Nakata eventually finds the place he’s looking for, which turns out to be the Komura Memorial Library. And no, Kafka’s not there. The police keep nosing around looking for him, because a) he ran away from home and b) his father died shortly after he left (hinted but not confirmed to be Johnnie Walker). So Hoshino drives Kafka back to the cabin to lay low for a while, and… well, things get even more surreal from here.

Kafka finds two soldiers from World War II in the woods, and they lead him to some strange community of… I’m not sure. Ghosts of past selves, maybe? The only person we see Kafka interact with is the fifteen year old Miss Saeki, who chats with him a bit but explains nothing about what’s happening. Kafka initially wants to stay but after talking with this version of Miss Saeki, he decides he wants to go back to his old world.

While this is going on, Nakata meets Miss Saeki. She asks him to take the memoirs of her life and burn them for her. And then she dies. He burns them and shortly after, Nakata dies. Hoshino apparently inherited his ability to talk with cats, because a cat tells him he needs to wait around to close the entrance stone before something happens. He does, and when a weird, dark, insect-like creature crawls out of Nakata’s mouth, Hoshino decides it’s the right time to close it. Whatever that means.

Kafka leaves the community just in time (I think it’s related to the entrance stone, but I’m not sure in what way) and reunites with Oshima. He tells Kafka of Miss Saeki’s death, but he already knows somehow. He decides he’s going to go back home and finish school and… that’s it.

So if you haven’t picked up on it by now, Kafka On the Shore is very vague about a lot of things. A description on the back of the book as well as in several reviews I’ve skimmed call this book metaphysical, which I honestly still don’t fully comprehend the meaning of. To me, it’s a surreal mystery where no questions are really answered. I’ve heard this book isn’t supposed to give you answers, that you’ll understand it more if you read it multiple times, and that it’s more comprehensible if you read a couple of his earlier books first, but I can’t really say for sure one way or the other. It’s a strange book because despite the weird events and surreal tone, it’s cemented in reality. It’s not like Kafka gains super powers or anything, it still feels like a work of literary fiction, but I personally think that doesn’t mix well with the more open-ended aspects of the book. It’s an experience that I felt was too vague in the overall purpose of the book.

Despite this though, the read itself was great. Maybe it was because I enjoyed reading about a Japanese environment and people, or maybe it was because it was written almost poetically, but my time spent reading this book, despite the confusion, was a very relaxing experience. If I had to make a strange comparison, much of this book felt like those slow, quiet moments in earlier episodes of certain anime shows I used to watch. There’s a focus on the mundane, with elongated details about car rides, making coffee, etc. Characters will have conversations about completely random topics that are never brought up again or lead anywhere. And in most other books (or any story-telling medium, really), I’d label this as a negative.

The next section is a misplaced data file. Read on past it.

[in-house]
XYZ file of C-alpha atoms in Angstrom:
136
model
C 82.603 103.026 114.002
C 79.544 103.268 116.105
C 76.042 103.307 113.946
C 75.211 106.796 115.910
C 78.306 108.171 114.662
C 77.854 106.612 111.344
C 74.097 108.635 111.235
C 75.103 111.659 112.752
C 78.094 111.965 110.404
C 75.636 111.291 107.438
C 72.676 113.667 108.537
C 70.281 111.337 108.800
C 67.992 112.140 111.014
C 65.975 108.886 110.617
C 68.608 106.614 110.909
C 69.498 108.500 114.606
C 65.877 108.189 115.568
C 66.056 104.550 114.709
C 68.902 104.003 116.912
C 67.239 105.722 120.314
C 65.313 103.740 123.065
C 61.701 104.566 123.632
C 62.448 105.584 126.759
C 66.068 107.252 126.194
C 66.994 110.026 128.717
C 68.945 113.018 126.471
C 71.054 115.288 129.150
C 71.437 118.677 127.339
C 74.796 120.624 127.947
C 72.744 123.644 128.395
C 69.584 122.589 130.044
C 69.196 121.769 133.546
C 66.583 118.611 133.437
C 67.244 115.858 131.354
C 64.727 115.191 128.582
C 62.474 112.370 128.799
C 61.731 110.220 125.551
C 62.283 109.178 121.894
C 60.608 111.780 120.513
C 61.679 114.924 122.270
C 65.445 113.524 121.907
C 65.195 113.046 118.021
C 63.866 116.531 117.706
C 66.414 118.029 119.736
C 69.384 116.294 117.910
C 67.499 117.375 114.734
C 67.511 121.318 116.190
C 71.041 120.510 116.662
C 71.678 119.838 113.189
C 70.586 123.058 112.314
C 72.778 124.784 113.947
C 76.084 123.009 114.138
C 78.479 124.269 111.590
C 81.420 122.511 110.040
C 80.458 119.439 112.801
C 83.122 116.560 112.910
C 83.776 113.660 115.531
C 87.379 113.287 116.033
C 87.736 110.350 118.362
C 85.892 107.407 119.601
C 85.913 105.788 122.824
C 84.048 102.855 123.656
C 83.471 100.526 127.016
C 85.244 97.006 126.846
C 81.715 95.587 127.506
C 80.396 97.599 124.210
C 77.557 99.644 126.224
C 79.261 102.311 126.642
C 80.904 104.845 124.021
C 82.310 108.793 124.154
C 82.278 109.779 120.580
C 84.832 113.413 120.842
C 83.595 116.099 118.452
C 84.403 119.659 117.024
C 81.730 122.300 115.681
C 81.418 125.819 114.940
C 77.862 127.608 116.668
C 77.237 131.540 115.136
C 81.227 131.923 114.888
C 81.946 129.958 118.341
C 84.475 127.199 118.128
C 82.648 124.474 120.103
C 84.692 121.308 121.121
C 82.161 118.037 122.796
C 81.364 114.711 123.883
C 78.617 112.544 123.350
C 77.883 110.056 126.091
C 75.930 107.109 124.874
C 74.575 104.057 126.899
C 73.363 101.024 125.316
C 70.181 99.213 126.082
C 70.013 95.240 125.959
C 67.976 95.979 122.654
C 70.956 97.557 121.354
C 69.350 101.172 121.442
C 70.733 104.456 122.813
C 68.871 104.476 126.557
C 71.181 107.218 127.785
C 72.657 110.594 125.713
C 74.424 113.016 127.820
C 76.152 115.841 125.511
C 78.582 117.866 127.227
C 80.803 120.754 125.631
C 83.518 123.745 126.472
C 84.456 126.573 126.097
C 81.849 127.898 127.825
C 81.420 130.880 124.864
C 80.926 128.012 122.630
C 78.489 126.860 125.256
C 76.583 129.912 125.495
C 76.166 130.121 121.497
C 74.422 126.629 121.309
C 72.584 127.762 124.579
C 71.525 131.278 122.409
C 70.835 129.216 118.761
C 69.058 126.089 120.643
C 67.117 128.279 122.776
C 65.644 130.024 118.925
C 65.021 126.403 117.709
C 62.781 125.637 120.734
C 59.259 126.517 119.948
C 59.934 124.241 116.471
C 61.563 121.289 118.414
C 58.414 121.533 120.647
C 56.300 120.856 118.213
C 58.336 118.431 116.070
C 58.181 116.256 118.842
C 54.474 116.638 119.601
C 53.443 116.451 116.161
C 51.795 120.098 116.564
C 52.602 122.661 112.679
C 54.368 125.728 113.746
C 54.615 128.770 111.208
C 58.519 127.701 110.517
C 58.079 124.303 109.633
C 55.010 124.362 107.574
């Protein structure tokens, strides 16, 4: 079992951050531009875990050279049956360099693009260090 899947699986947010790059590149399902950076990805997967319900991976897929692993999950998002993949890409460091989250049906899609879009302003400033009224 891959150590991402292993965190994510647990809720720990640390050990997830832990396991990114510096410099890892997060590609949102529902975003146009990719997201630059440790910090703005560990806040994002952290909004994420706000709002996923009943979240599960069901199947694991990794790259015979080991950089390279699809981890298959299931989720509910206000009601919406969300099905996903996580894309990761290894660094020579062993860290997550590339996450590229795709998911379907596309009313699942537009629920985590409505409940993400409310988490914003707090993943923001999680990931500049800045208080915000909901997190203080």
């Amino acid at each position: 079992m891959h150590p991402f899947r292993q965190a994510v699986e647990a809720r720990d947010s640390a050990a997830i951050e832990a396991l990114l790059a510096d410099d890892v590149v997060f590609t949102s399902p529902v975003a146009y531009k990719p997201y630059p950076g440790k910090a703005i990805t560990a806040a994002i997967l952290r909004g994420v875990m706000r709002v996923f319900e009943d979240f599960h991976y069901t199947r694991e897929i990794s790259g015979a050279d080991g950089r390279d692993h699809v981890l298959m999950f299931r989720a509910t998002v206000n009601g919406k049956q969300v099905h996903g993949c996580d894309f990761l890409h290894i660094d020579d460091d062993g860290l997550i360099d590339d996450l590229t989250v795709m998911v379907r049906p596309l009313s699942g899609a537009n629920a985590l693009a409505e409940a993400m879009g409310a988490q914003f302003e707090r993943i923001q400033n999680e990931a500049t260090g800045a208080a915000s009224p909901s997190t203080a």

But here… I don’t know, it just worked for me. Despite some of the events, this was a very peaceful and enjoyable read. It was almost 500 pages, but it went by pretty fast and I didn’t really want to put it down despite very little happening within a reasonable amount of time. I feel the experience these characters had with each other was a huge part of this book’s charm, and was the reason I kept going. It wasn’t for the answers to the book’s mysteries, that’s for sure.

I’d recommend reading it if you’re looking for something different, surreal, foreign, etc. Kafka On the Shore isn’t for everybody, and it’s far from perfect, but it was pleasantly refreshing and really drew me in. And if any of you out there have already read it, let me know what you think! I’m very curious to hear other readers’ interpretations of this book.

Thanks for reading, and I hope you’re having a great week! πŸ™‚



Info for my edition of Kafka On the Shore:

Published 2006 by Vintage International

Paperback, 467 pages

ISBN 978-1-4000-927-8

New Perler bead art! (Donkey Kong Country, Pokemon, and Harvest Moon)

GEEZ. I don’t know what’s been up with me but I’ve been avoiding posting anything here for WAY too long. And it’s not like I don’t have the time. Just haven’t been feeling up to doing social things, lately. Or maybe it’s laziness. I dunno.

Anyway, as promised almost three freaking weeks ago, I’ve had new Perler stuff I’ve wanted to show off for a while now. I had a lot of downtime this past winter after the new year and I was trying to put a lot of effort into making things I’ve promised my friends for a while now.

One of my friends and I are huge fans of the Donkey Kong Country series on Super Nintendo. He asked me if I could make him the four playable characters from those three games, and although I said yes, I put it off for a while because the Donkey Kong Country sprites are more complicated than your average Super Nintendo sprite.


The first character I made was Dixie Kong, first introduced in Donkey Kong Country 2 and then starred in her own game in Donkey Kong Country 3. She’s got a helicopter spin to slow her fall, making her great for gaining a lot of horizontal movement across pits and other hazards. This sprite is from Donkey Kong Country 2, when she completes a level and rocks out on an electric guitar with her hair. You could say she’s playing… hair metal. πŸ™‚